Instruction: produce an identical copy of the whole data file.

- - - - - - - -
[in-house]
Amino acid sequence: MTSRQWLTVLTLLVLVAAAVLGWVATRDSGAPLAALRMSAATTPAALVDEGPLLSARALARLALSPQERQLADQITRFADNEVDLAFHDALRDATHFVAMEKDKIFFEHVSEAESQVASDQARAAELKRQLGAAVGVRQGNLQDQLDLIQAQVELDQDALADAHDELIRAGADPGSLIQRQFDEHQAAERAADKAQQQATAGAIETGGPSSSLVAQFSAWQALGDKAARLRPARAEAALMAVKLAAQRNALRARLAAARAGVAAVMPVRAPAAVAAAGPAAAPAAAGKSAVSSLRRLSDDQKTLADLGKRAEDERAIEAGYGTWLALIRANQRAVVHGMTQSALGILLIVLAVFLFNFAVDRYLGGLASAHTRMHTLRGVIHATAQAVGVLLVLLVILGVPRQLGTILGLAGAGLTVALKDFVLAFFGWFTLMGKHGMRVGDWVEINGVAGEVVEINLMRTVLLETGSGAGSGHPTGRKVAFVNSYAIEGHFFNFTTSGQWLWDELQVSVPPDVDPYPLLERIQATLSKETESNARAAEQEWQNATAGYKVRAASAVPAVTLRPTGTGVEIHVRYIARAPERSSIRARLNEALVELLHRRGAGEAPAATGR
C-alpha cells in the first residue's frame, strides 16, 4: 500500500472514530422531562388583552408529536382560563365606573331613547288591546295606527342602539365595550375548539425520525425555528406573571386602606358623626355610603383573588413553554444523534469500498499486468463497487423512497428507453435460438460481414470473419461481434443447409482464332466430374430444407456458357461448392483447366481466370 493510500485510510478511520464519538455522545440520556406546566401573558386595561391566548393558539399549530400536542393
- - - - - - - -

[in-house]
Amino acid sequence: MTSRQWLTVLTLLVLVAAAVLGWVATRDSGAPLAALRMSAATTPAALVDEGPLLSARALARLALSPQERQLADQITRFADNEVDLAFHDALRDATHFVAMEKDKIFFEHVSEAESQVASDQARAAELKRQLGAAVGVRQGNLQDQLDLIQAQVELDQDALADAHDELIRAGADPGSLIQRQFDEHQAAERAADKAQQQATAGAIETGGPSSSLVAQFSAWQALGDKAARLRPARAEAALMAVKLAAQRNALRARLAAARAGVAAVMPVRAPAAVAAAGPAAAPAAAGKSAVSSLRRLSDDQKTLADLGKRAEDERAIEAGYGTWLALIRANQRAVVHGMTQSALGILLIVLAVFLFNFAVDRYLGGLASAHTRMHTLRGVIHATAQAVGVLLVLLVILGVPRQLGTILGLAGAGLTVALKDFVLAFFGWFTLMGKHGMRVGDWVEINGVAGEVVEINLMRTVLLETGSGAGSGHPTGRKVAFVNSYAIEGHFFNFTTSGQWLWDELQVSVPPDVDPYPLLERIQATLSKETESNARAAEQEWQNATAGYKVRAASAVPAVTLRPTGTGVEIHVRYIARAPERSSIRARLNEALVELLHRRGAGEAPAATGR
C-alpha cells in the first residue's frame, strides 16, 4: 500500500472514530422531562388583552408529536382560563365606573331613547288591546295606527342602539365595550375548539425520525425555528406573571386602606358623626355610603383573588413553554444523534469500498499486468463497487423512497428507453435460438460481414470473419461481434443447409482464332466430374430444407456458357461448392483447366481466370 493510500485510510478511520464519538455522545440520556406546566401573558386595561391566548393558539399549530400536542393